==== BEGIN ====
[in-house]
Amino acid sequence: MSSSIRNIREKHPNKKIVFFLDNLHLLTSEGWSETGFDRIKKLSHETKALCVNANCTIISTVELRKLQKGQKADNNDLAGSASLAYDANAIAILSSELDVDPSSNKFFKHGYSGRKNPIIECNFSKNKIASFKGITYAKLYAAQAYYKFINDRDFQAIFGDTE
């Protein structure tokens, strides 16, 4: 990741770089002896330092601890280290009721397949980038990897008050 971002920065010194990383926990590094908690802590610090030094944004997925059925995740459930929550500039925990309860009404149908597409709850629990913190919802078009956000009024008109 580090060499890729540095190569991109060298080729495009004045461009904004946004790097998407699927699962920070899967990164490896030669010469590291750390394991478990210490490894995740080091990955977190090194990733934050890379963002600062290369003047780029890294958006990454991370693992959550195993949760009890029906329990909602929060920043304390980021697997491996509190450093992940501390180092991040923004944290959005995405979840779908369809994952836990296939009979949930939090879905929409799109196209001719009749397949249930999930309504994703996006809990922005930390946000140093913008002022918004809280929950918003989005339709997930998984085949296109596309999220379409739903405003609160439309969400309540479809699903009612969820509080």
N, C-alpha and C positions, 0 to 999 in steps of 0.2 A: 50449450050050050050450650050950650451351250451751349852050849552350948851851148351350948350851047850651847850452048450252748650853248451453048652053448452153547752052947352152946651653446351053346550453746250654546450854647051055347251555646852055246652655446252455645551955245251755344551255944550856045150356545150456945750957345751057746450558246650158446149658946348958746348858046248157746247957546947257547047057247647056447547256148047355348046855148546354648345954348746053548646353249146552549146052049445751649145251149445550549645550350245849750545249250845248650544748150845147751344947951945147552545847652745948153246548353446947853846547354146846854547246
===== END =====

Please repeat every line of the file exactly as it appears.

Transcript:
[in-house]
Amino acid sequence: MSSSIRNIREKHPNKKIVFFLDNLHLLTSEGWSETGFDRIKKLSHETKALCVNANCTIISTVELRKLQKGQKADNNDLAGSASLAYDANAIAILSSELDVDPSSNKFFKHGYSGRKNPIIECNFSKNKIASFKGITYAKLYAAQAYYKFINDRDFQAIFGDTE
């Protein structure tokens, strides 16, 4: 990741770089002896330092601890280290009721397949980038990897008050 971002920065010194990383926990590094908690802590610090030094944004997925059925995740459930929550500039925990309860009404149908597409709850629990913190919802078009956000009024008109 580090060499890729540095190569991109060298080729495009004045461009904004946004790097998407699927699962920070899967990164490896030669010469590291750390394991478990210490490894995740080091990955977190090194990733934050890379963002600062290369003047780029890294958006990454991370693992959550195993949760009890029906329990909602929060920043304390980021697997491996509190450093992940501390180092991040923004944290959005995405979840779908369809994952836990296939009979949930939090879905929409799109196209001719009749397949249930999930309504994703996006809990922005930390946000140093913008002022918004809280929950918003989005339709997930998984085949296109596309999220379409739903405003609160439309969400309540479809699903009612969820509080």
N, C-alpha and C positions, 0 to 999 in steps of 0.2 A: 50449450050050050050450650050950650451351250451751349852050849552350948851851148351350948350851047850651847850452048450252748650853248451453048652053448452153547752052947352152946651653446351053346550453746250654546450854647051055347251555646852055246652655446252455645551955245251755344551255944550856045150356545150456945750957345751057746450558246650158446149658946348958746348858046248157746247957546947257547047057247647056447547256148047355348046855148546354648345954348746053548646353249146552549146052049445751649145251149445550549645550350245849750545249250845248650544748150845147751344947951945147552545847652745948153246548353446947853846547354146846854547246